The UK's residential housing stock is now worth an estimated £4 trillion. But this valuation is powered by £1.2 trillion in mortgages, an average first time buyer loan of £140,000, a loan/income multiple of 3.61 and the base interest rate at 5.5%.
In 1987, the average first-time buyer borrowed £25,000, with a loan/income multiple of 2.1 and the base interest rate at 10.5%.
So the modern housebuyer now takes on 72% more debt in relation to income. Interest rates (and house values) may go up and down, but the amount borrowed is a hard - and now heavy - number. All this for the same thing we had 20 years ago - a safe place to sleep.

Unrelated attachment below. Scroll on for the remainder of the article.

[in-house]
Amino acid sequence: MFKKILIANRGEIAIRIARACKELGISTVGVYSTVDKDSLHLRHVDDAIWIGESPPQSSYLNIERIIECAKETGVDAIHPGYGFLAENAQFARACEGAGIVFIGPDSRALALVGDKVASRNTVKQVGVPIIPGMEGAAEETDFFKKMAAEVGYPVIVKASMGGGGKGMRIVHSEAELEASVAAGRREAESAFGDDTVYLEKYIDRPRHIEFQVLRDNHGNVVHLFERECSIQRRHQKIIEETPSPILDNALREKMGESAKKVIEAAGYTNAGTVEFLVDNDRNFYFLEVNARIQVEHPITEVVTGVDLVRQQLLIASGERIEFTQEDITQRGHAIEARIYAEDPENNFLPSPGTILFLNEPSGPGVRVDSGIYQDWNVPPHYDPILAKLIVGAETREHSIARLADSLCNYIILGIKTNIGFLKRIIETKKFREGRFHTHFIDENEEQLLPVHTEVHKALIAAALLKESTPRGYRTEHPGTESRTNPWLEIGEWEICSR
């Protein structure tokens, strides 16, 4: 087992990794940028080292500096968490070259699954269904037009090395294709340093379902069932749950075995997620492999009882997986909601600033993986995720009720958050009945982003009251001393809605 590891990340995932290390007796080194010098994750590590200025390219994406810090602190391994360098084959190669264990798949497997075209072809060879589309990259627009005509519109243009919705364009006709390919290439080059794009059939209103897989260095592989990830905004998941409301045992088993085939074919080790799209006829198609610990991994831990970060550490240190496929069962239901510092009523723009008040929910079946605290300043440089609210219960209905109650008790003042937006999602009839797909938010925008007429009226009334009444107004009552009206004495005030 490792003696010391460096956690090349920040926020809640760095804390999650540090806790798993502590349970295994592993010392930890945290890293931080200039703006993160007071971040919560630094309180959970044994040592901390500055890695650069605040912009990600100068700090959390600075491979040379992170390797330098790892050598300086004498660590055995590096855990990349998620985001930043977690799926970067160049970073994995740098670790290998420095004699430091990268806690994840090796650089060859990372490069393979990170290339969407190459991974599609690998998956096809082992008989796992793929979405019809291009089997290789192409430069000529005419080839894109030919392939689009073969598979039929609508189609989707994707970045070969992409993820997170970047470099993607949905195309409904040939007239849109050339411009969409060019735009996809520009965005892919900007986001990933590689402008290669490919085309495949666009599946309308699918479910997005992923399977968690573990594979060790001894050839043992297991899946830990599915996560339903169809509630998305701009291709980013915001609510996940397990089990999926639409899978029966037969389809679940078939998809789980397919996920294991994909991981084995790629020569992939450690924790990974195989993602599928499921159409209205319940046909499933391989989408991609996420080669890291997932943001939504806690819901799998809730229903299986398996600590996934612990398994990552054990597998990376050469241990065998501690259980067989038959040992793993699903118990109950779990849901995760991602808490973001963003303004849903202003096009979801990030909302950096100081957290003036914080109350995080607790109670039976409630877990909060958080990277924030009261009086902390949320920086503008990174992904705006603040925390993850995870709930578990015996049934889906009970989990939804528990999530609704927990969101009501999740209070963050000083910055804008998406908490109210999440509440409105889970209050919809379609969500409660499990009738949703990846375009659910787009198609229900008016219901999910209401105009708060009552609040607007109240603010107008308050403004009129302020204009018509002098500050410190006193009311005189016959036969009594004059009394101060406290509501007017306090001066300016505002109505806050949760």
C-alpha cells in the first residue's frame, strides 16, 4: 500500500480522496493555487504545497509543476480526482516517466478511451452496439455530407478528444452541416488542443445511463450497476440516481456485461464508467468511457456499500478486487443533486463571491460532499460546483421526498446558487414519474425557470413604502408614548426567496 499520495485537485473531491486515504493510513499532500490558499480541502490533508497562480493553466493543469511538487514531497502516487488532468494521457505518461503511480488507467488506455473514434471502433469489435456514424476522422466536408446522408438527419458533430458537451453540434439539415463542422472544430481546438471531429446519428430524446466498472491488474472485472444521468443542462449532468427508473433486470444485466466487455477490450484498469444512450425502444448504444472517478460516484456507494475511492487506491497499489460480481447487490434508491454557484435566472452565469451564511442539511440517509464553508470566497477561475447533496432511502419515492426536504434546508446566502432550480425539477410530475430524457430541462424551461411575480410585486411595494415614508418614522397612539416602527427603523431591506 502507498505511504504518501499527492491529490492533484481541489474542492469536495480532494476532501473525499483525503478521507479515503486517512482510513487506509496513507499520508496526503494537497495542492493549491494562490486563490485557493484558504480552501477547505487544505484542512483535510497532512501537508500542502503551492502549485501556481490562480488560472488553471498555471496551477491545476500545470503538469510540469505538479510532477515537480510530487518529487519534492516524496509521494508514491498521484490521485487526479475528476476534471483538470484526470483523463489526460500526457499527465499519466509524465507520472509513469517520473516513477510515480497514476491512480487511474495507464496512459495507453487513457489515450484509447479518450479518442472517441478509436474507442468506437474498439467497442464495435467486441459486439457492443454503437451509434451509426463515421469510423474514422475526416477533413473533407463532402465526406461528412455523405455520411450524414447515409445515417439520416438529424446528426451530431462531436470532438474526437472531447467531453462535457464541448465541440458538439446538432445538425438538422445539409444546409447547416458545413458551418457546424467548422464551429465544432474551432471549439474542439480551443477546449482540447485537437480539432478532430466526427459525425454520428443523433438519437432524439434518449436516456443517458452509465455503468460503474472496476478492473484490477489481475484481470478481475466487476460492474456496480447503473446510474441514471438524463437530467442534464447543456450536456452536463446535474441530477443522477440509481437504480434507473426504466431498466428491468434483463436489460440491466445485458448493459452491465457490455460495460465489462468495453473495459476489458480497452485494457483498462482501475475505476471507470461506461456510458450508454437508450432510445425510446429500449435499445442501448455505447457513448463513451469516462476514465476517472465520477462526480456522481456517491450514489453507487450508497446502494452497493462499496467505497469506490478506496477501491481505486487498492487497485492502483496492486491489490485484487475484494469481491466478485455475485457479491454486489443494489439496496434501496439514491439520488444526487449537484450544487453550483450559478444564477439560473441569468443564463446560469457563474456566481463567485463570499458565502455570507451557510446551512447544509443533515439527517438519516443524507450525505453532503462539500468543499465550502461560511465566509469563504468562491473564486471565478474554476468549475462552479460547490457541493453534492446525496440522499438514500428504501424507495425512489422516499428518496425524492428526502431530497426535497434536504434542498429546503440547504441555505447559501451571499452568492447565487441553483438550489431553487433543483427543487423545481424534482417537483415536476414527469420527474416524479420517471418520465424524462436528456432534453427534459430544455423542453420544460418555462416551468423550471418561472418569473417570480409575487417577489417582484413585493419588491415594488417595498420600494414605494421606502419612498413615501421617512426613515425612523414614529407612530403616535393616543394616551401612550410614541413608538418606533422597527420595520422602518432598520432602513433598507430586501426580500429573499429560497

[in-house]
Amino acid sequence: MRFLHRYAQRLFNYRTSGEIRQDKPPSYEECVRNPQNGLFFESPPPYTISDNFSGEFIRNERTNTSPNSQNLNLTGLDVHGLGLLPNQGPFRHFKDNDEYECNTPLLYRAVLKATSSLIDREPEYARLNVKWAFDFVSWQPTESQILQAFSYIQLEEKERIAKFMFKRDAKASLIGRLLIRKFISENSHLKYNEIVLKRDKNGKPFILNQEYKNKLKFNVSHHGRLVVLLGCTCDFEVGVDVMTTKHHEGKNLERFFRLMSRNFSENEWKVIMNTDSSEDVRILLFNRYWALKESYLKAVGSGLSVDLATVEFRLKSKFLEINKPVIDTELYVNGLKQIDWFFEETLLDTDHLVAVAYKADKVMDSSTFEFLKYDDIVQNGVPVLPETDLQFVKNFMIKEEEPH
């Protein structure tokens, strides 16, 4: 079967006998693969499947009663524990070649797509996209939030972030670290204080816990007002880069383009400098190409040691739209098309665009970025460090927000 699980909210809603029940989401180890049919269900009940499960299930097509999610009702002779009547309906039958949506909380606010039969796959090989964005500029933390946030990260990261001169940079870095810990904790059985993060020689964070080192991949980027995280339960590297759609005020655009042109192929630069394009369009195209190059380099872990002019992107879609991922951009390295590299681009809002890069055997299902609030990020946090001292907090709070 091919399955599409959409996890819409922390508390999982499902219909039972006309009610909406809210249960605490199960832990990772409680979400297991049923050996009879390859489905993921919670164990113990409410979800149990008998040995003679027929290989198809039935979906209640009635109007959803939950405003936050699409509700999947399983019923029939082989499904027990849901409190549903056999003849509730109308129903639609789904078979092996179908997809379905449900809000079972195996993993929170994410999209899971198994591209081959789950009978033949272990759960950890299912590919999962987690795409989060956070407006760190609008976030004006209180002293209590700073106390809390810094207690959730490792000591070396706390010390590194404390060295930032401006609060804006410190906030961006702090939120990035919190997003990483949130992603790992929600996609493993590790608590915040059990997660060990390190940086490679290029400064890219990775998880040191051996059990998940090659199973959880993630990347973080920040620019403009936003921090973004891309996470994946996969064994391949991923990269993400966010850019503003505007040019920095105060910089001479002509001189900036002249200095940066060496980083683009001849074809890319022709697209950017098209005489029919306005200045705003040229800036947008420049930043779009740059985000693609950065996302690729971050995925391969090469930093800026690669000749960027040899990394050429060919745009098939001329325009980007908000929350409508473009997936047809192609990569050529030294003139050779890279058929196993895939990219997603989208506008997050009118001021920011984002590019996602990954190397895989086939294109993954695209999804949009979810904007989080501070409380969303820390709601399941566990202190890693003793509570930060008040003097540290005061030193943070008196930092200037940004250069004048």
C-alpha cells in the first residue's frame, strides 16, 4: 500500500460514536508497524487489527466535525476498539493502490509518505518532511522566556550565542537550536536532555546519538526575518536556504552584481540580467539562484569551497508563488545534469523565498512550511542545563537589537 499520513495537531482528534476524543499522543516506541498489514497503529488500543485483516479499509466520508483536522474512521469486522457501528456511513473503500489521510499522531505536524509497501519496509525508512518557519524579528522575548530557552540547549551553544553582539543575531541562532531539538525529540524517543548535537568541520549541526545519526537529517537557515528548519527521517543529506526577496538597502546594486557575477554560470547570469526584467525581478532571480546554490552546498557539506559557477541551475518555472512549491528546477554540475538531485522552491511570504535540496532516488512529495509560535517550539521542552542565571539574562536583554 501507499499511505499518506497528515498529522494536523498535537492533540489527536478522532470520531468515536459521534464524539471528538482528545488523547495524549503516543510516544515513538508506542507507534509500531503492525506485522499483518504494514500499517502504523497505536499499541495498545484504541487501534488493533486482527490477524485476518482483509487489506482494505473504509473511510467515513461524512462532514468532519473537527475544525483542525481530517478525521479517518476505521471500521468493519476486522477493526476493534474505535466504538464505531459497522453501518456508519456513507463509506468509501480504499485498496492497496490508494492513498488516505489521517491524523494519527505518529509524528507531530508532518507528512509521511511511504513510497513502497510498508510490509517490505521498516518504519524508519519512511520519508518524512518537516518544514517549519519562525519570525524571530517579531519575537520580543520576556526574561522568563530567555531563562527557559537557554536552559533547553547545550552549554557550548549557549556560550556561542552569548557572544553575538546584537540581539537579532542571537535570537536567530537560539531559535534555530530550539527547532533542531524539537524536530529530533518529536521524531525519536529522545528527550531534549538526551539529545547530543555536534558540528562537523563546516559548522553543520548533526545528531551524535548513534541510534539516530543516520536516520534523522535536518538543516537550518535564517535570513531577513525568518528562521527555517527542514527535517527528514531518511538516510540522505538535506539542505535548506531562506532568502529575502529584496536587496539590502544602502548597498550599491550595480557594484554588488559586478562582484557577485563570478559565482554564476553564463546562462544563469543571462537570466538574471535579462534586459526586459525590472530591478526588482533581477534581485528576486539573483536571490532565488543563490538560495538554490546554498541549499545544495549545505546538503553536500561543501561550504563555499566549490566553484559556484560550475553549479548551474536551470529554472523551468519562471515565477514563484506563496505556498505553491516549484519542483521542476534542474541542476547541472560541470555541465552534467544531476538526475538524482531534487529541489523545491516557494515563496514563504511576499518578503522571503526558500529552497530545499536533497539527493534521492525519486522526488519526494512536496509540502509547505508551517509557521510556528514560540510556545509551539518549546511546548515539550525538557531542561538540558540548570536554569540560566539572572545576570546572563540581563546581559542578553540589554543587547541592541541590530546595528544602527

One might think that the true value of our housing is the gross less debt, i.e. (4 - 1.2 =) £2.8 trillion. That approach would work, if each house had the same proportion of debt. But it must be far less than that, since most of the debt is on the shoulders of the young(ish) - if they halved their initial borrowing, there would have to be a severe impact on house prices generally.
What would houses be worth if no-one could borrow more than 2 years' income against them? What if there were no mortgages at all? What will happen - what will the multiplying effect be - when the housebuying generation finds itself so burdened with taxes and high food and energy costs, that it cannot afford to take on such large home loans?
In whose interest has all this money-lending operated?
In cartoon-caveman times, chasing the bear or sabre-toothed tiger out and seizing the cave would be a day's work. Now it takes 20-25 years (sometimes far more) to chase out the bank. Have we progressed?